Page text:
In addition, I ordered a named Christmas stocking for one child, but received a Christmas stocking for a dog, showing the child’s name. Despite emails and phone calls, the situation has not been resolved. Meanwhile, Studio is billing me for arrears amounting to more than the cost of the order.
When mail order or online shopping goes wrong, it can be hard to put right. As you found, each time you called Studio you had to deal with a different person and tell your story all over again, only to get the same reply that you should allow a further 14 days for a response.
Of course, the response never came, which is why after several months you contacted me. I took this up with the head of the company and you now have an apology, a refund of about £9, and a further £80 on top.
Finally, the numbers add up
Ms M.W. writes: I transferred £700 from my HSBC account to my Barclays account, but it never arrived. Both banks confirmed that my money did arrive in an account, and both are aware that it was received into the wrong account. But neither bank is assisting in retrieving it.
‘I transferred £700 from my HSBC account to my Barclays account, but it never arrived’
One of the worst aspects of modern online banking is that no one now takes any notice of the name of the person who is supposed to receive transferred funds. Unlike good old fashioned cheques that are made out to a named individual or business, all that counts online is the sets of numbers for the sort code and account that is to receive the cash.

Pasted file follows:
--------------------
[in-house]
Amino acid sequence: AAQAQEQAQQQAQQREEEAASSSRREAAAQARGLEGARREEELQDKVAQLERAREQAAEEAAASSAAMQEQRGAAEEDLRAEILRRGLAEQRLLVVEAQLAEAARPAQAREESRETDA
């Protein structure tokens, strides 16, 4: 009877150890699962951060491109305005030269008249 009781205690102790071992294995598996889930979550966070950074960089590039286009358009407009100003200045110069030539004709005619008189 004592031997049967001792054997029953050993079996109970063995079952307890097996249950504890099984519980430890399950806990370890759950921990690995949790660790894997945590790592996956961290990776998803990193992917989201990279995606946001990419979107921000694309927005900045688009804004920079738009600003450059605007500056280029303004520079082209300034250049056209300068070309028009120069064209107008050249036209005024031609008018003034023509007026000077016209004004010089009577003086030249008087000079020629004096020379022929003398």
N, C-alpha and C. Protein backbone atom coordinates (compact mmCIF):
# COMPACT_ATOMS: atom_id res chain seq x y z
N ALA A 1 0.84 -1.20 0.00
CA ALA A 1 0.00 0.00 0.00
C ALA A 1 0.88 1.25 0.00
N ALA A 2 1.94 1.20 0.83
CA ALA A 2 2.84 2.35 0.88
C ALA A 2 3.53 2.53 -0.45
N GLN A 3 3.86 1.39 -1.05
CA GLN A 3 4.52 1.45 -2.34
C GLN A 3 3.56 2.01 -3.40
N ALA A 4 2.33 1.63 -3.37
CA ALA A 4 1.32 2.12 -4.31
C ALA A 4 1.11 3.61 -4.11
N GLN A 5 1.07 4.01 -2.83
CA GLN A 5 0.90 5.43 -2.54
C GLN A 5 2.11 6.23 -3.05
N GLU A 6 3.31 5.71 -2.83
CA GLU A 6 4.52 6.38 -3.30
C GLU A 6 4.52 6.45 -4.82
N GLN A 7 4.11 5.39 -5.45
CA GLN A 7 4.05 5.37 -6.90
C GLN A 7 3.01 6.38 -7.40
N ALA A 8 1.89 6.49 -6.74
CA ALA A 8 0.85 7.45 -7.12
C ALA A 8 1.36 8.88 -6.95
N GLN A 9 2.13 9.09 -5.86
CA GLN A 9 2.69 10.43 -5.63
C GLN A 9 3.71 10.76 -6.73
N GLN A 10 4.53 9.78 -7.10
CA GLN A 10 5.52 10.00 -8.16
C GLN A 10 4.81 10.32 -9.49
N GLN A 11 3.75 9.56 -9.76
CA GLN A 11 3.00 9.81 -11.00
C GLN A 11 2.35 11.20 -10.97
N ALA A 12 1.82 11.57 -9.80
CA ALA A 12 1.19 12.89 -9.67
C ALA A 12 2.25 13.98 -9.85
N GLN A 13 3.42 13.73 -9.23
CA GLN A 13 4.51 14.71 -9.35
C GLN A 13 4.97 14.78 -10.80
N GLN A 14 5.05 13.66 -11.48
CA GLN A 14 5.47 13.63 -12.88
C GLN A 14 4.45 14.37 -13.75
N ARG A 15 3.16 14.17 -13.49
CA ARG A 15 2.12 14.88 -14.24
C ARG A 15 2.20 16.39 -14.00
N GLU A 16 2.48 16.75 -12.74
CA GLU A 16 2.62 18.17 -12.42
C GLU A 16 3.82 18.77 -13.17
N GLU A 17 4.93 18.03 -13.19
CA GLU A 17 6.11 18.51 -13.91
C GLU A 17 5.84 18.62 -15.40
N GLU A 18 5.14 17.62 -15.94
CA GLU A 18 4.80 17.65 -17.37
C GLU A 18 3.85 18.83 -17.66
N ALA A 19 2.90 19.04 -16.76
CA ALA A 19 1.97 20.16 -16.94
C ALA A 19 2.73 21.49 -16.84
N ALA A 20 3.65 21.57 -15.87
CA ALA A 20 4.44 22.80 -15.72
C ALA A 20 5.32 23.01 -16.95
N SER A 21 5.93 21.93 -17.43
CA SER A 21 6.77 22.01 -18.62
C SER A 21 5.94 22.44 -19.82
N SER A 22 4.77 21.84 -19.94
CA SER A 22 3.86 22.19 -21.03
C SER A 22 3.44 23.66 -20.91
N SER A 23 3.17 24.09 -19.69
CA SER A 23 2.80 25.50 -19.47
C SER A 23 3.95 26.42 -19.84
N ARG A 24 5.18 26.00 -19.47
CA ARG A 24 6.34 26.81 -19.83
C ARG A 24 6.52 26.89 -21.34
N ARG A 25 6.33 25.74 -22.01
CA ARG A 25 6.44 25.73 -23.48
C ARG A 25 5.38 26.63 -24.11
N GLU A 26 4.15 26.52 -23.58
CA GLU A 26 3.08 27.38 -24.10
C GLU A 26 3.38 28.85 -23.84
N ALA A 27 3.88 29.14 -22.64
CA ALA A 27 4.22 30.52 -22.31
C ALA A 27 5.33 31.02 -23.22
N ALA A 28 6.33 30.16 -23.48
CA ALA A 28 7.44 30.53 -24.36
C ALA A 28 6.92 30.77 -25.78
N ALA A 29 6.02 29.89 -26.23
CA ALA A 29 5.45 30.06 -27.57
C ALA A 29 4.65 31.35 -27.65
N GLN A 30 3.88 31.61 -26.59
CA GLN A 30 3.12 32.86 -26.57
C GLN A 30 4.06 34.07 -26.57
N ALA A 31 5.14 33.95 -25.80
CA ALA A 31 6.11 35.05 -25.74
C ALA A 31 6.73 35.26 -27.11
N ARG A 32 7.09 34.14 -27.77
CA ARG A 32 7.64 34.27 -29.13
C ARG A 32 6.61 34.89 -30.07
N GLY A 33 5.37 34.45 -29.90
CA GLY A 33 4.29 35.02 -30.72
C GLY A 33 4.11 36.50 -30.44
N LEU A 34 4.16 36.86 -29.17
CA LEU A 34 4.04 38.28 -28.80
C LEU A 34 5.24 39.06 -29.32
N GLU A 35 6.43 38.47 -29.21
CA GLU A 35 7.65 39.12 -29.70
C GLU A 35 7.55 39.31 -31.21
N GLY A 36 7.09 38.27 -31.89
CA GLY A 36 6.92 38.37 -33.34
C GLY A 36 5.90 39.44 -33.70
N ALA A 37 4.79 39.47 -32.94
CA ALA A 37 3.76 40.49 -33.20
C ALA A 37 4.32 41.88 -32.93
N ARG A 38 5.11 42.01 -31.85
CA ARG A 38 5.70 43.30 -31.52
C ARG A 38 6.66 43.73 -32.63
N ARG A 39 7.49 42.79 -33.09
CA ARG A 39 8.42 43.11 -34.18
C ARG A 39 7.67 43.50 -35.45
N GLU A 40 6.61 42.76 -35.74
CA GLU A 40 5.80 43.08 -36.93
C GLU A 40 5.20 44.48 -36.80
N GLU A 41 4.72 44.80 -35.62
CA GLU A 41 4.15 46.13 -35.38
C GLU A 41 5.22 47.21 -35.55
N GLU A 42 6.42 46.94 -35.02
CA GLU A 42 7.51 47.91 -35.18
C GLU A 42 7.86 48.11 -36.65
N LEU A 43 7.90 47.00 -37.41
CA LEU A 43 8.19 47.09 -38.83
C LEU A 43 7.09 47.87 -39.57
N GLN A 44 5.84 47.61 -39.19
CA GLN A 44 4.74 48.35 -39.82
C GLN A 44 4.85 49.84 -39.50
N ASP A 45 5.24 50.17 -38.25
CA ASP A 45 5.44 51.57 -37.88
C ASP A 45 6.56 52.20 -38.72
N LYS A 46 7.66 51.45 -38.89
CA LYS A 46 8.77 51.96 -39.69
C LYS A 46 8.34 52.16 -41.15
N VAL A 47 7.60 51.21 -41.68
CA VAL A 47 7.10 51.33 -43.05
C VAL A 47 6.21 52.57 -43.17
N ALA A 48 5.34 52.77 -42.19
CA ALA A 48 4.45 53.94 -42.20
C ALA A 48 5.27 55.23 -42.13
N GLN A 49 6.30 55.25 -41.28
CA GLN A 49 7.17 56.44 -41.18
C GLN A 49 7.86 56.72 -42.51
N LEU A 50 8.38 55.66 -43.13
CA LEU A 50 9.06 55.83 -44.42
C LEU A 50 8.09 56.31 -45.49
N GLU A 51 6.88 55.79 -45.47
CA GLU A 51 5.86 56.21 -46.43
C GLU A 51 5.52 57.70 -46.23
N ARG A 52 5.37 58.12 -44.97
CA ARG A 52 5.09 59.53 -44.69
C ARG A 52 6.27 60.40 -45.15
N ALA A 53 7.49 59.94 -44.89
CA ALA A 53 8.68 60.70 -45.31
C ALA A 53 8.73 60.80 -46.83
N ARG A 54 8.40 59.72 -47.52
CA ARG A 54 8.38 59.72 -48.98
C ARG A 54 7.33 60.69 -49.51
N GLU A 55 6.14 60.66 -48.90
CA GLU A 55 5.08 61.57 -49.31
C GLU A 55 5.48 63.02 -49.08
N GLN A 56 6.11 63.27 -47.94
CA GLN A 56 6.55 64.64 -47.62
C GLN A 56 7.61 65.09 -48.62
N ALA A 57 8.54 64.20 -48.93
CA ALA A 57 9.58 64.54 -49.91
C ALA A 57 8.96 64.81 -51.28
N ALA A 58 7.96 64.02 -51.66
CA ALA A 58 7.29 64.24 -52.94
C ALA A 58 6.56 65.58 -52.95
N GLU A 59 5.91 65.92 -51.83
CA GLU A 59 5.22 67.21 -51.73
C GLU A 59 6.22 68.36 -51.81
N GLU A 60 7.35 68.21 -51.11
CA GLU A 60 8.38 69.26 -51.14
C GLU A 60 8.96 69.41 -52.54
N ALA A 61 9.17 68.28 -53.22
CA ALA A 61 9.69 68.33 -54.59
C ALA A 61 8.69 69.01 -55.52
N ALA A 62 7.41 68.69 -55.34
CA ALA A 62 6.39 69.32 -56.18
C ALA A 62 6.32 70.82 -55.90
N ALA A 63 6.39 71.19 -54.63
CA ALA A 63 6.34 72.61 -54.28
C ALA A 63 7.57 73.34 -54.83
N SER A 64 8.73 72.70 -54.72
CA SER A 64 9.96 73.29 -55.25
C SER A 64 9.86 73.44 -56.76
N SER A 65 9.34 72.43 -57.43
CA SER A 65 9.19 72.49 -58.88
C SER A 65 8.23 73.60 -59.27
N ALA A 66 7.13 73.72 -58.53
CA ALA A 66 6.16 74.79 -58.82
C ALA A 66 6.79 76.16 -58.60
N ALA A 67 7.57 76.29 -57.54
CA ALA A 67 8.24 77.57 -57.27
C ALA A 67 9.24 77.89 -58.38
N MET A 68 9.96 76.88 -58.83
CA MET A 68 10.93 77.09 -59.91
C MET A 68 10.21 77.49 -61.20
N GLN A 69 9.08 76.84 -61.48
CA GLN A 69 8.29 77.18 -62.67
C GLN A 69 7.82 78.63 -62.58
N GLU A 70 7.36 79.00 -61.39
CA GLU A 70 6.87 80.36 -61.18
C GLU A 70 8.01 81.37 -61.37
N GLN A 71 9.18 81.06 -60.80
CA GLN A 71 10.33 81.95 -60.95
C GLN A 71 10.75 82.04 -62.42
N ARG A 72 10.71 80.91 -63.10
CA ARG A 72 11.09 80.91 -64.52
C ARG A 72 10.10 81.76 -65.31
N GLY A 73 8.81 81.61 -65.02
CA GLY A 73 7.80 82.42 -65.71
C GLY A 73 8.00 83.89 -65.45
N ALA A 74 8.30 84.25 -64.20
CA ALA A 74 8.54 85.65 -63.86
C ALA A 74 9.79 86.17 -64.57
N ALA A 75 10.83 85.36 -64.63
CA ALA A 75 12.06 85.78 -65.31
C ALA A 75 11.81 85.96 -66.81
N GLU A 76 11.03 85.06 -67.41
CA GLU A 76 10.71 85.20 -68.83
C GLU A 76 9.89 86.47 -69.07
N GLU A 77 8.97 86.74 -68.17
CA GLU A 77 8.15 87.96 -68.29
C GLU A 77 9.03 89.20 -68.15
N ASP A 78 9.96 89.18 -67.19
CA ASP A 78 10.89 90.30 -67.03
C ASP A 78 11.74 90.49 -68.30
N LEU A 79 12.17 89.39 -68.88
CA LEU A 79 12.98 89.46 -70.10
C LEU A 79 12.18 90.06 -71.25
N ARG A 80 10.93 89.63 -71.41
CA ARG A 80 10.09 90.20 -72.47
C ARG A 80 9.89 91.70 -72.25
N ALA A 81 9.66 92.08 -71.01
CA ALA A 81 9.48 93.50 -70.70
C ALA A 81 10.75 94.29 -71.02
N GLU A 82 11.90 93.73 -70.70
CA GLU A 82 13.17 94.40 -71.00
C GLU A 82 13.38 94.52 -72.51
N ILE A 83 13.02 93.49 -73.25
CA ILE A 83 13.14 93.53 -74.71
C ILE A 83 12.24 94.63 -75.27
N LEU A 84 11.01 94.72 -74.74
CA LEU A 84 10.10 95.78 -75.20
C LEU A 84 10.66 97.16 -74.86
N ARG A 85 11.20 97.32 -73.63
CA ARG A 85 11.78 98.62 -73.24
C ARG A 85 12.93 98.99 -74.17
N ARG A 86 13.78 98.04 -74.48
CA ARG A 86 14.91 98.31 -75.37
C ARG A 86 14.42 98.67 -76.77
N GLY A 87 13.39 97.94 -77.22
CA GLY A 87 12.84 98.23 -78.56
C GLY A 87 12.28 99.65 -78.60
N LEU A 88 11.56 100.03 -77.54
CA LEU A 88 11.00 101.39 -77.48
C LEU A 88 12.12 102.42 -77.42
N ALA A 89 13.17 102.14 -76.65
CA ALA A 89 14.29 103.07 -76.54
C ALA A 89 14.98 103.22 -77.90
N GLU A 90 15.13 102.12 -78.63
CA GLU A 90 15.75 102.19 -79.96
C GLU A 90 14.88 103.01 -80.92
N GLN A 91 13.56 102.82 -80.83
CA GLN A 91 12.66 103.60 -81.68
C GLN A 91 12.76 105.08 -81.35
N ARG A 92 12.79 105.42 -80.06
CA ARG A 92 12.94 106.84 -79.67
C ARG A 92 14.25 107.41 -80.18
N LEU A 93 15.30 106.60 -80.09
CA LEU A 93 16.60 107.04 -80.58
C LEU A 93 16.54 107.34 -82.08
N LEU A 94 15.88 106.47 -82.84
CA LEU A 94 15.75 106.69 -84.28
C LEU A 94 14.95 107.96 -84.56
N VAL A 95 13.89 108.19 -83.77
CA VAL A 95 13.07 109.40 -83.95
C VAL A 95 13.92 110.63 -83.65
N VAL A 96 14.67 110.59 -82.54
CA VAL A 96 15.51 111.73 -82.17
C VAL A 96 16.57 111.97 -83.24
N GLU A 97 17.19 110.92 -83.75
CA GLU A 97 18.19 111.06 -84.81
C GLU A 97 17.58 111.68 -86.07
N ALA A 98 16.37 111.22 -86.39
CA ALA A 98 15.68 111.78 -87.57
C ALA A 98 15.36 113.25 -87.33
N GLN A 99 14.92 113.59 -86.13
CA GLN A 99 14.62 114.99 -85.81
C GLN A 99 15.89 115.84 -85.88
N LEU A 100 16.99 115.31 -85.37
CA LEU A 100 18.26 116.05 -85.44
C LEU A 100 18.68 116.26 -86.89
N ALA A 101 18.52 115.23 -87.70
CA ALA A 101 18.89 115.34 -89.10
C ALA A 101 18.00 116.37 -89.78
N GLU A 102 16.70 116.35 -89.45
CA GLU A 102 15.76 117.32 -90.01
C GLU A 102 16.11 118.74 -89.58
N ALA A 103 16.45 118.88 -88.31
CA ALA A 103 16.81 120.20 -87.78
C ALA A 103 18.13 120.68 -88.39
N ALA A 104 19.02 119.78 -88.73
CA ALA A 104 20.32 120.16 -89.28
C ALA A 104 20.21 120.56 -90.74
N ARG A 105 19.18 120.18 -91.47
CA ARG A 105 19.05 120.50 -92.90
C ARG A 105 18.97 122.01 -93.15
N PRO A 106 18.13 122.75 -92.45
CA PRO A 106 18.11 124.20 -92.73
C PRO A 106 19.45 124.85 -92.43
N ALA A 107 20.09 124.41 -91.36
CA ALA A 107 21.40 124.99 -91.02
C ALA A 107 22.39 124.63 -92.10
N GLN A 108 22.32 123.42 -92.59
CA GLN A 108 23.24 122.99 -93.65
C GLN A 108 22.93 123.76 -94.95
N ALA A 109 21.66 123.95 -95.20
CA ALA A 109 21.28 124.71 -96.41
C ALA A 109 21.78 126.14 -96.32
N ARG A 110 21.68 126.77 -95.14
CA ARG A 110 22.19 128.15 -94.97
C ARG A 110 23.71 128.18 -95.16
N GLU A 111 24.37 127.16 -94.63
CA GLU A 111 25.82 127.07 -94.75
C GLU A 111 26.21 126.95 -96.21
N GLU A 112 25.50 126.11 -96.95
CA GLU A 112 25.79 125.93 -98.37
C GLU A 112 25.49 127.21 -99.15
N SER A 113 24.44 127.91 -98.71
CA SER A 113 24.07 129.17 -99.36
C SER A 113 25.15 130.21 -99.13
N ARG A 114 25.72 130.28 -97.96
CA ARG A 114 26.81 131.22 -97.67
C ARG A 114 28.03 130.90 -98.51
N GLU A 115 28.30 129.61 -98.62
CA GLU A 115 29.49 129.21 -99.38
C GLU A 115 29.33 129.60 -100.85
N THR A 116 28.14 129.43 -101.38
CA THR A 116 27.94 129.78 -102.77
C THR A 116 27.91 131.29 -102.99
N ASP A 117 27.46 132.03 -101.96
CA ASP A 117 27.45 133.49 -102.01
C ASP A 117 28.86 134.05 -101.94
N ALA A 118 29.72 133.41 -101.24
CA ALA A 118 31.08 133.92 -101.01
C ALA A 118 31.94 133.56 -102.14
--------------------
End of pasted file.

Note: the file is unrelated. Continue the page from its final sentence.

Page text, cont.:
It is easy to make a typing error of just a single digit and then see your money vanish into cyberspace. If you are lucky, the accidental recipient will return it. If not, your cash is gone and the banks will shrug their shoulders and say they were only following your instructions.
This time, you have been lucky. I asked staff at both banks to investigate, and Barclays found your missing money in a business account belonging to another customer. The owner of the account was honest enough not to try to lay claim to it, and the £700 has now been sent back to your HSBC account.
If you believe you are the victim of financial wrongdoing, write to Tony Hetherington at Financial Mail, 2 Derry Street, London W8 5TS or email email@example.com. Because of the high volume of enquiries, personal replies cannot be given. Please send only copies of original documents, which we regret cannot be returned.